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Published December 19, 2022

Can Rhode Island Rise to The Challenge of Protecting Core Forests?

Editorial by Priscilla De La Cruz, Senior Director of Government Affairs

Recently I had the opportunity to visit Prudence Island, the third largest in Narragansett Bay. Nearly eighty-five percent of the island’s roughly 1,800 acres are protected from development, including 240 acres that were donated to Audubon. This commitment to conservation supports a diverse ecosystem and critical habitats including coastal wetlands, natural marshes, and forestlands that allow wildlife to thrive. Prudence had a long history of farming during colonial times and served as a Navy base during World War II. It is now home to roughly 200 year-round residents and the Narragansett Bay National Estuarine Research Reserve, where state and federal scientists monitor water quality and ecological conditions. While the residents of Prudence are committed to protecting the Island’s natural resources, the impacts of climate change could already be seen on the coastal lines of Sandy Point Lighthouse. Due to high tides, increases in sea level rise, and extreme storm surges, the impact was visible and alarming.

While we may not have all the answers at Audubon, we have strong partnerships and collaborate with a wide range of public and private stakeholders and policymakers. We think creatively about holistic solutions and opportunities. We have the determination to ask important questions and insist on truthful answers. Our questions help to bring focus to climate and issues—from solar development to the need for green affordable housing and clean transportation options. Perhaps the biggest opportunity we have at our fingertips is breaking through public and private silos to avoid making infrastructure development decisions within a vacuum approach, especially considering the influx of federal dollars that could be leveraged.

Rhode Island has the opportunity, through smart policymaking and investments in clean energy and jobs, to change our current status quo of state renewable energy programs. These programs must not continue to be at odds with our climate goals, unintentionally leading to the clear-cutting of large tracts of forests as developers focus on inexpensive and privately owned open space. With careful and comprehensive planning and adjustments to state policy, real progress can be made. With intentional investments and incentives to level the costs of building solar on previously disturbed land or “preferred sites”—such as gravel pits, landfills, commercially zoned properties, rooftops, and parking lots—forests can be protected and coexist with renewable energy and clean energy jobs.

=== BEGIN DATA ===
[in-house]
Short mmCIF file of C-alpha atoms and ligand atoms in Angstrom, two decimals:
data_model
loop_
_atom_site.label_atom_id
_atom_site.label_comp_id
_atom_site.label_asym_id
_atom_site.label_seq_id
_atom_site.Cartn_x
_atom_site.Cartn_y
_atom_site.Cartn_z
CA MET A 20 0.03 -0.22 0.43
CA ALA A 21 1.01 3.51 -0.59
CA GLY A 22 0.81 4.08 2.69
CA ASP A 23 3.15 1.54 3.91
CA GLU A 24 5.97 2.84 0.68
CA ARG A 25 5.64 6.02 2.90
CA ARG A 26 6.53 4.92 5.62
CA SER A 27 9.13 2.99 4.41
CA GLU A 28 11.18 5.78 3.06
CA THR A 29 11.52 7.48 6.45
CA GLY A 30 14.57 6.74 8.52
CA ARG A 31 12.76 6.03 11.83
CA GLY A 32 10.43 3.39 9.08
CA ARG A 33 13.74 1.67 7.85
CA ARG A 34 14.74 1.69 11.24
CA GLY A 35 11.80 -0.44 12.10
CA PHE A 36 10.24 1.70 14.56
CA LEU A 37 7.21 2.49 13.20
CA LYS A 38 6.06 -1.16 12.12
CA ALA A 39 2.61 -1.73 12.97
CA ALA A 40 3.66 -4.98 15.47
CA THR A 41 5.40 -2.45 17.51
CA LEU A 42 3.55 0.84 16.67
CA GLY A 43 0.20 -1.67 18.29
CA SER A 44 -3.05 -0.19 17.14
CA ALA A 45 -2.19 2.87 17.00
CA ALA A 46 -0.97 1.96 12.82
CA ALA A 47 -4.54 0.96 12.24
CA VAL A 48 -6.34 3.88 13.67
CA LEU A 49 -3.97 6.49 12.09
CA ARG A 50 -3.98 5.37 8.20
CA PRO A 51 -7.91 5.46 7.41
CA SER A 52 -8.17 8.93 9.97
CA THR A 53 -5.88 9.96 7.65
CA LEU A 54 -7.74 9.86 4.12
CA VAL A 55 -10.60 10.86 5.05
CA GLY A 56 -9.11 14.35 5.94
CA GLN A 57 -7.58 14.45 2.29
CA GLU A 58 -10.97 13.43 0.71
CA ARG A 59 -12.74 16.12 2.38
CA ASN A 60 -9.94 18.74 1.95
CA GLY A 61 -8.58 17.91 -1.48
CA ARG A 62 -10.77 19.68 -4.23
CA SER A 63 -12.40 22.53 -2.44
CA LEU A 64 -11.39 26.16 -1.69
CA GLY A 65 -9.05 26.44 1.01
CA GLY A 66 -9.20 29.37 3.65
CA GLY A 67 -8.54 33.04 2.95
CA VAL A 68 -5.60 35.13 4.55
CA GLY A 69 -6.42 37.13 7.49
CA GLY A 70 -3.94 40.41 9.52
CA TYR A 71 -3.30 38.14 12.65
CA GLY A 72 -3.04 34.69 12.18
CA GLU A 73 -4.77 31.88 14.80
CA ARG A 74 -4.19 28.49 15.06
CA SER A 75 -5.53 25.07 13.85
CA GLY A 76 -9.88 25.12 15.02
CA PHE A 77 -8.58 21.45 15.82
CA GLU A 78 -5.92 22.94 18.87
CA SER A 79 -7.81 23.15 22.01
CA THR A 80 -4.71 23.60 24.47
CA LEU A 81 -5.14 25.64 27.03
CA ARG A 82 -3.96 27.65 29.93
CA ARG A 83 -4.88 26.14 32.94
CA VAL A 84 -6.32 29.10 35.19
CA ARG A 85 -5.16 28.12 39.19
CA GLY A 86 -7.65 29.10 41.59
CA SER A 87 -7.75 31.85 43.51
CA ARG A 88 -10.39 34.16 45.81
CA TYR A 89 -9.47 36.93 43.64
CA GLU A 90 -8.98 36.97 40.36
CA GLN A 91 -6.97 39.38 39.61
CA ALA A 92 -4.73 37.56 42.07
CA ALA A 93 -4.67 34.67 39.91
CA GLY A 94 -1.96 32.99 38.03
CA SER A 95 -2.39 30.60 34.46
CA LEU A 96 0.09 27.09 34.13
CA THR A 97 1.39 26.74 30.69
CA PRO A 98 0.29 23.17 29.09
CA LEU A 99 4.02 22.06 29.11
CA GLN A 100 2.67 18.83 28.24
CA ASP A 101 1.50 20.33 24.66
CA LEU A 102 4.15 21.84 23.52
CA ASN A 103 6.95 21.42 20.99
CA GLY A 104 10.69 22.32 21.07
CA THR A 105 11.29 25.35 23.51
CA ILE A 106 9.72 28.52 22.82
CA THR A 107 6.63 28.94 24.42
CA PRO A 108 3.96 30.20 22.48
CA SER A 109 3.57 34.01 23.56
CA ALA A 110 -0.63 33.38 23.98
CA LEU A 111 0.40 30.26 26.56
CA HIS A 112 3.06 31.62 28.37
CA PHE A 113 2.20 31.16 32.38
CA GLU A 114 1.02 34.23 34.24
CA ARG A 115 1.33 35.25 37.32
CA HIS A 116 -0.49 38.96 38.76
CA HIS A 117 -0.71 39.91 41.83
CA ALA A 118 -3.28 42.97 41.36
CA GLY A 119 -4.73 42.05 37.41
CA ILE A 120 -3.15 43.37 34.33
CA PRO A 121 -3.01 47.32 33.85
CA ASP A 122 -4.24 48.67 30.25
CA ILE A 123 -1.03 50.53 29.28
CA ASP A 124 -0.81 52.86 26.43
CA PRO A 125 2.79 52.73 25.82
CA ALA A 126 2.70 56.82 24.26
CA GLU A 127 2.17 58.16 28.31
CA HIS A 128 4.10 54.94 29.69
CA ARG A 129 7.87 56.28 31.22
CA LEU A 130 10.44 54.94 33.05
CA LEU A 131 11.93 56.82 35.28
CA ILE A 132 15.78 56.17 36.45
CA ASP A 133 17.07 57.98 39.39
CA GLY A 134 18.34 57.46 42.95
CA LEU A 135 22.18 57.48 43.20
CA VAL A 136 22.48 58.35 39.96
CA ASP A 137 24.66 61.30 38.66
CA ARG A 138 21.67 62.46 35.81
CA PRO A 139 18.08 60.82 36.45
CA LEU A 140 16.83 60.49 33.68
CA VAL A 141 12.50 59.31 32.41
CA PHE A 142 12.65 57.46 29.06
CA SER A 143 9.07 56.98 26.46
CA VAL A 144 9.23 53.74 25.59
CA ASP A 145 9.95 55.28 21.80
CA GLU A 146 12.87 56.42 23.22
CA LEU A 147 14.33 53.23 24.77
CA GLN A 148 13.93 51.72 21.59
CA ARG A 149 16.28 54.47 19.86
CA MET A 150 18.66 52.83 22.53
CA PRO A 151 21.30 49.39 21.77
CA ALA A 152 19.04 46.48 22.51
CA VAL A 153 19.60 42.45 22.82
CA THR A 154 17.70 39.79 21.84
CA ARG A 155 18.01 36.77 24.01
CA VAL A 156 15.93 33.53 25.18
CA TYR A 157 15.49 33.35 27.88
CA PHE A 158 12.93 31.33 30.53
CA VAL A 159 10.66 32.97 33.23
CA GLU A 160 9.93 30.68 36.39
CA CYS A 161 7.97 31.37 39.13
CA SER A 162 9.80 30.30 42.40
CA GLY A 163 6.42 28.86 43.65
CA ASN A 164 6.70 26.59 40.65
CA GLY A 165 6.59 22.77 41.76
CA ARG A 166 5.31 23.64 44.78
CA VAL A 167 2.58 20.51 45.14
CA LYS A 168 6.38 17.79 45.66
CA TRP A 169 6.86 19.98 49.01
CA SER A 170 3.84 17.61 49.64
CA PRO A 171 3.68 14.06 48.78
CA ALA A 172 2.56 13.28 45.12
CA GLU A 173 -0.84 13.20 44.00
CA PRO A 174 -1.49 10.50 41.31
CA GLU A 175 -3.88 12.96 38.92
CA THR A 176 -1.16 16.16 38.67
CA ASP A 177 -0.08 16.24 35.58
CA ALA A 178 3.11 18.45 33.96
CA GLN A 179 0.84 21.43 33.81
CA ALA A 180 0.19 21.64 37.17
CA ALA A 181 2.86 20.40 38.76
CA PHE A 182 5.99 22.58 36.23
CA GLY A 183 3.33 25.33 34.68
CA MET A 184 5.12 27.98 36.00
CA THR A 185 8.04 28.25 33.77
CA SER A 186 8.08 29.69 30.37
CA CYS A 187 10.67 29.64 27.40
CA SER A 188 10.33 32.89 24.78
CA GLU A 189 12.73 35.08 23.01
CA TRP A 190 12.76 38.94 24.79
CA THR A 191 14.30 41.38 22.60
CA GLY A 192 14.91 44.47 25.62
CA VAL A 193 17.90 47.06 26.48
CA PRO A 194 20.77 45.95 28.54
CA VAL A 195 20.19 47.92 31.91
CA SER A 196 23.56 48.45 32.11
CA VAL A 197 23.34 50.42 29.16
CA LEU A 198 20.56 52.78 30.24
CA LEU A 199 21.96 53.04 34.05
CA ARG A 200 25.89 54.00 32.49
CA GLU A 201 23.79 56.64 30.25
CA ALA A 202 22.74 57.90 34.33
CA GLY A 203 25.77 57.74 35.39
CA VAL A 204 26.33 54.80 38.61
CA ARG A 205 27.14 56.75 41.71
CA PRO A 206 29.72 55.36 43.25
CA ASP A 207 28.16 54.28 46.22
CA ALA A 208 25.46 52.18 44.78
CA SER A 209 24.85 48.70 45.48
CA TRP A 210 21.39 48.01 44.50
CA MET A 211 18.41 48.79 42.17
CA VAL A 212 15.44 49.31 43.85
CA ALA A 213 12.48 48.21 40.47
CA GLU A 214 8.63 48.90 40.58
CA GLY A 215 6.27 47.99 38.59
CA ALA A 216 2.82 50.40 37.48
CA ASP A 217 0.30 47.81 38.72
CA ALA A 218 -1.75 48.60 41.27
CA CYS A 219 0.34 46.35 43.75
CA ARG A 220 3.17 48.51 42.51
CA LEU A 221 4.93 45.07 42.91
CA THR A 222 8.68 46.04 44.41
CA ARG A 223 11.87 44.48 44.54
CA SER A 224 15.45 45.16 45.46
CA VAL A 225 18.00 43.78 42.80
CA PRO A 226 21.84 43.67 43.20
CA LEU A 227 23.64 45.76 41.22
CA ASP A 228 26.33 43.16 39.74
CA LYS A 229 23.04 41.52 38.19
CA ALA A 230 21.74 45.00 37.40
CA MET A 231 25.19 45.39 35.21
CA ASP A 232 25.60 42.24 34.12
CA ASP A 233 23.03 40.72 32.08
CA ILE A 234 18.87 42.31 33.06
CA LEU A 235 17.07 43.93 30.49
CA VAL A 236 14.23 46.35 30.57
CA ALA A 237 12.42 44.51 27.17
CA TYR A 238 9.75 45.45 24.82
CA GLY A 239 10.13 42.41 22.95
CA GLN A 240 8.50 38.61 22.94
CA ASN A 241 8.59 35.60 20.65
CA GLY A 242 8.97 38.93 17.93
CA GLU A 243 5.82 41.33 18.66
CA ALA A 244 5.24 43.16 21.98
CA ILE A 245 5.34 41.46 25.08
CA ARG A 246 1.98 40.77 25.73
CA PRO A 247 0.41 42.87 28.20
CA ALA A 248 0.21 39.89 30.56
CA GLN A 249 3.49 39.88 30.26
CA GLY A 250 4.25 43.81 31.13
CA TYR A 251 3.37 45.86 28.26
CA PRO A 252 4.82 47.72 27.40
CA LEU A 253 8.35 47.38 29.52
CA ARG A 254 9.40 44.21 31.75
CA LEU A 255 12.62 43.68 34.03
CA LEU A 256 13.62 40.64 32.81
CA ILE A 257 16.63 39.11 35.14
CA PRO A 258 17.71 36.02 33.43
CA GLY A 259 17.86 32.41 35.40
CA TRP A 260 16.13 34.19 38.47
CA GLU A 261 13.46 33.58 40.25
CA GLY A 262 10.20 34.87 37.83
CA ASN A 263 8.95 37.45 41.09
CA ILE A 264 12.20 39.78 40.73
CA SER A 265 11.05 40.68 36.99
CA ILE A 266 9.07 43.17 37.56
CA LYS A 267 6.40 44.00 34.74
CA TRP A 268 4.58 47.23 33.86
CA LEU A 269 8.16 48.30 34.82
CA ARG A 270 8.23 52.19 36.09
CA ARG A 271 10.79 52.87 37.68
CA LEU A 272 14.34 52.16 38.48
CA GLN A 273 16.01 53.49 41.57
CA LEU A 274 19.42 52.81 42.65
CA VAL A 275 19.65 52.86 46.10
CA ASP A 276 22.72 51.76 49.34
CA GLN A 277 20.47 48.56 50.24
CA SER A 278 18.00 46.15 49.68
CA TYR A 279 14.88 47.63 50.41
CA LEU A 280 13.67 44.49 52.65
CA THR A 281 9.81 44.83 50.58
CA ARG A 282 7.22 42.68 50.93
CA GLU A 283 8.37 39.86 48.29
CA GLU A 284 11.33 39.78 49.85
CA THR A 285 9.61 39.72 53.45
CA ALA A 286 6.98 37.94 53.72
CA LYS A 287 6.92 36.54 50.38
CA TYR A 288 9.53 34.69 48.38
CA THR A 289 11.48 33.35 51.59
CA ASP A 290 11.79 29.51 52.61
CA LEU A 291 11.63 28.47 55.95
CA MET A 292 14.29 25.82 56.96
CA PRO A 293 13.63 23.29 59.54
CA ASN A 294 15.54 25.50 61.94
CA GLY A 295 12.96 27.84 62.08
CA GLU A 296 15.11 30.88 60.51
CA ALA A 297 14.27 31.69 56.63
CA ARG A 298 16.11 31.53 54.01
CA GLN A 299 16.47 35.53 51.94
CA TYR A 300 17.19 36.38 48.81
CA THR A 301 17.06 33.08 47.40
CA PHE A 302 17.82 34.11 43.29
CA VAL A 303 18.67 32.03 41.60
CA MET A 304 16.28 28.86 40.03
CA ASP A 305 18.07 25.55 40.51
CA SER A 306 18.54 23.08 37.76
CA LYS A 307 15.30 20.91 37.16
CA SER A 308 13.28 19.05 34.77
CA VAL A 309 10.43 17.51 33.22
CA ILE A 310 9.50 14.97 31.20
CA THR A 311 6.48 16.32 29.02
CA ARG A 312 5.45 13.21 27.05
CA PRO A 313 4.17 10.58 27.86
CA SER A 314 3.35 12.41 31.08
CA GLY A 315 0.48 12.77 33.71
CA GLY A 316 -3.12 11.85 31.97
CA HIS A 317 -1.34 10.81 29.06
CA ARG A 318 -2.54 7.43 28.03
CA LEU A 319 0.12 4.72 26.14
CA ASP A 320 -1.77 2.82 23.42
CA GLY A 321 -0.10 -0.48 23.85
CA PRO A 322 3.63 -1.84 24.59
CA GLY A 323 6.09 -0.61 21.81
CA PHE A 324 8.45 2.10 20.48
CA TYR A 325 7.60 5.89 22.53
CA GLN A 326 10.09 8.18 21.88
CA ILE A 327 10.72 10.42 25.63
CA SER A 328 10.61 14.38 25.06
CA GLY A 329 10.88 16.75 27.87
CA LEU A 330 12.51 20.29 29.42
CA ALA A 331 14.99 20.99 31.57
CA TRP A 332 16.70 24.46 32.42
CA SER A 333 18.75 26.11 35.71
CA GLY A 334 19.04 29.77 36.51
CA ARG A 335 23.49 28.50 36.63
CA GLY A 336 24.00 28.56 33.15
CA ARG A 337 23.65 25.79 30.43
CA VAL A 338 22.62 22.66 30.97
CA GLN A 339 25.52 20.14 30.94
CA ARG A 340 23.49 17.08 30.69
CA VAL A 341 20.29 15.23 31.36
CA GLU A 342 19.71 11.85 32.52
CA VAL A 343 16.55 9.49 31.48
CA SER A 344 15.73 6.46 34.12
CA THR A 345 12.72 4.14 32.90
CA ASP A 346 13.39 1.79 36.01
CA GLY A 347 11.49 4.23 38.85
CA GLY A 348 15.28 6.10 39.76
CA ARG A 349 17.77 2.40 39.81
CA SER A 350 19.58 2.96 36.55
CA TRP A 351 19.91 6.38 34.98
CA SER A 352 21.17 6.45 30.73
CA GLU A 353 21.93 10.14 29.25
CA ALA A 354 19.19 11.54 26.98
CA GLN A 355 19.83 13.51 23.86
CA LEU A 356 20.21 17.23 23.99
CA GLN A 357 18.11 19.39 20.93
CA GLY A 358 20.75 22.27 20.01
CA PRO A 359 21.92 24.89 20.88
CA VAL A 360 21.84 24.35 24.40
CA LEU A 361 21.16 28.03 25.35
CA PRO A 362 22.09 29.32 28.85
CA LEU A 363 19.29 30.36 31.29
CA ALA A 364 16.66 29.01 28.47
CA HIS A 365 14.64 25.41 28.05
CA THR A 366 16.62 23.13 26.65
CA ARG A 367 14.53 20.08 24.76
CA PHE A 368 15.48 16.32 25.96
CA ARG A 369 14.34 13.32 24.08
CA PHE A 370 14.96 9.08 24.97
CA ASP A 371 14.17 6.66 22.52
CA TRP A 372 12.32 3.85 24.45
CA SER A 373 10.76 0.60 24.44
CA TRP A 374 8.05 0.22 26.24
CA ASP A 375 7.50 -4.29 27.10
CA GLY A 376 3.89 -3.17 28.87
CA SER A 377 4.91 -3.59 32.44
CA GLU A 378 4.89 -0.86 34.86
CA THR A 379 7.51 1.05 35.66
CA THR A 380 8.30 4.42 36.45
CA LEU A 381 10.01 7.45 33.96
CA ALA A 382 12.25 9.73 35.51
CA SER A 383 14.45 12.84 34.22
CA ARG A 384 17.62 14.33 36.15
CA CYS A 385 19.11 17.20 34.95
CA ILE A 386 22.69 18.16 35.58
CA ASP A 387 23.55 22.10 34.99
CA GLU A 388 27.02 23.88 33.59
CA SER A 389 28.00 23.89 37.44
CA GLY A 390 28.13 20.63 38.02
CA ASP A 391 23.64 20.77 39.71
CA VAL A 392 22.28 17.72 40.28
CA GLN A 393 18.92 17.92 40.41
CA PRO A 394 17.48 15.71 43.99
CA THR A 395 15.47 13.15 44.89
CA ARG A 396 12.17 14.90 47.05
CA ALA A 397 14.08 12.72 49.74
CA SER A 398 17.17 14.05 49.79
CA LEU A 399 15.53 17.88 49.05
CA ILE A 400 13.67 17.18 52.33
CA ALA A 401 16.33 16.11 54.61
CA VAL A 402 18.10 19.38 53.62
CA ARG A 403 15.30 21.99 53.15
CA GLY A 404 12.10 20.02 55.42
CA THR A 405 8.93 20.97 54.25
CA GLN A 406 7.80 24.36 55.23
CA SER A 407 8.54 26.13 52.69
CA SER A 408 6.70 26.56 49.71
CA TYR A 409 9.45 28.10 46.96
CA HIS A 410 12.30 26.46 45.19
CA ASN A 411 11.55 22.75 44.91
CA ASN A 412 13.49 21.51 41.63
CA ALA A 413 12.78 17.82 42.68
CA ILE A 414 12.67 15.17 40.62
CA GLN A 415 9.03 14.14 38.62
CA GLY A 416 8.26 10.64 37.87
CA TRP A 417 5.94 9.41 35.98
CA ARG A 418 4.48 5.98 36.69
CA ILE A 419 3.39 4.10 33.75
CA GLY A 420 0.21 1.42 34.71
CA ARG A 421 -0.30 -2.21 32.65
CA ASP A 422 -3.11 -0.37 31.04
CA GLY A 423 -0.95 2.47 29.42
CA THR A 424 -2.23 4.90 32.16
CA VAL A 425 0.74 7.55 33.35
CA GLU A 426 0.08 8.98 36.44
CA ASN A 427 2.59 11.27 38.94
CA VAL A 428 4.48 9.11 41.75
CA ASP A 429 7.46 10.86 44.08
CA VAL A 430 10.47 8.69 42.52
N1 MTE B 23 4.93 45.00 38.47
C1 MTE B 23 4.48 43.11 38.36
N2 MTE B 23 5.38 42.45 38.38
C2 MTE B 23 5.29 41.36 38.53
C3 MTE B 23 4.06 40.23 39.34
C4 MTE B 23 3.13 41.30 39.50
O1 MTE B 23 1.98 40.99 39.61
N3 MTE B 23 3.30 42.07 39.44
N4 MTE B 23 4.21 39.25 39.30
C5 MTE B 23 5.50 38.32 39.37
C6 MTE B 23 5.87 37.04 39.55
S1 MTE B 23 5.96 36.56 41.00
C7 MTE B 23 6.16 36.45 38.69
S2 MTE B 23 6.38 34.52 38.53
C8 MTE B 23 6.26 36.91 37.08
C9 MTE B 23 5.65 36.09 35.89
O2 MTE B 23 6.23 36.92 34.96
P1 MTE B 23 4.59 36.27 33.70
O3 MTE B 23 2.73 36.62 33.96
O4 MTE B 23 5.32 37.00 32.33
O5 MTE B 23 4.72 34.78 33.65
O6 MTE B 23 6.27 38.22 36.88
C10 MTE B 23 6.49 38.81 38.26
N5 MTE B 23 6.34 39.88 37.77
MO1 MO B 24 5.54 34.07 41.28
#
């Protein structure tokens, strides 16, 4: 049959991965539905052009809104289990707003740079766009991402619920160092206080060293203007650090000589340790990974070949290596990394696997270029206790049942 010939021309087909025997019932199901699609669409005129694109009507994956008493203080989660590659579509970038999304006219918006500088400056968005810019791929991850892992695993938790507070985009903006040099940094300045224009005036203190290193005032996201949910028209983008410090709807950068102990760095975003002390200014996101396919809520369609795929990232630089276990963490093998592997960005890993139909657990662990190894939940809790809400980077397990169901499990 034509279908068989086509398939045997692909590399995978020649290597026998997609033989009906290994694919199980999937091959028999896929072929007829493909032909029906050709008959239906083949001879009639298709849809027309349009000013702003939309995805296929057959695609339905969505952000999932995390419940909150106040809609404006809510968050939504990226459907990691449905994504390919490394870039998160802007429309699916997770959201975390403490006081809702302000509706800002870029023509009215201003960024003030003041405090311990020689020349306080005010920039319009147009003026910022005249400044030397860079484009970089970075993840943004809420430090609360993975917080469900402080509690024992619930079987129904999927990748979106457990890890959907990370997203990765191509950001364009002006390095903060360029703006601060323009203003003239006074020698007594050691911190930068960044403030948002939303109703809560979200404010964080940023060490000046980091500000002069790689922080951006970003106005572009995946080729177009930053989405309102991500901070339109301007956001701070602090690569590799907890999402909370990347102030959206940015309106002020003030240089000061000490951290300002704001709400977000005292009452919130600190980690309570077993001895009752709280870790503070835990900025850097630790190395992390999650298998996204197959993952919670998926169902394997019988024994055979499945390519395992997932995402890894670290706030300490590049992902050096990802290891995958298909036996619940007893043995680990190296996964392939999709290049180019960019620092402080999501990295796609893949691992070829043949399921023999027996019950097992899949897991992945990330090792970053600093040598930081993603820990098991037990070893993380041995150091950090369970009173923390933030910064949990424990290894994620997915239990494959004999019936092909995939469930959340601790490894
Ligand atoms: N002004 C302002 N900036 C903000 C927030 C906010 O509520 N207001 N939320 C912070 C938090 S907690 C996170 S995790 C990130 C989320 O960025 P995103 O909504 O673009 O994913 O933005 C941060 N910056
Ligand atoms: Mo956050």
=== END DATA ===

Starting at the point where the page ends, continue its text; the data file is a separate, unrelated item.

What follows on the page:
Audubon’s advocacy and education efforts to elevate the value of forests is ongoing. We collaborate with groups such as the RI Woodland Partnership, play a role in the Land Use and Forest Conservation Commissions, and will ensure that our policy priorities for 2023 will reflect the need for reform of solar development siting. Audubon will continue to support effective land use decisions and conservation initiatives that align with our climate goals.

* Core forest is defined as blocks of undisturbed forested land of 250+ acres.

2019 Report: The Value of Rhode Island Forests

Latest News and Events

The Audubon Nature Center and Aquarium will be closed on January 22nd for a private event and January 28th for the sold-out Audubon Conservation Symposium. Trails and grounds will remain open to the public to enjoy both days. Thank you for your understanding!

At wildlife refuges across Rhode Island, Audubon manages hundreds of acres of open fields for birds and wildlife. Without proper management, most of these breaks in the forested landscape would revert to shrub thickets and eventually forest in the process of field succession.

Ruecker Wildlife Refuge Blue Trail Closed

The bridge on the blue trail at Ruecker Wildlife Refuge in Tiverton, RI has been washed out and the trail is currently impassable. Thank you for your patience as we fix it!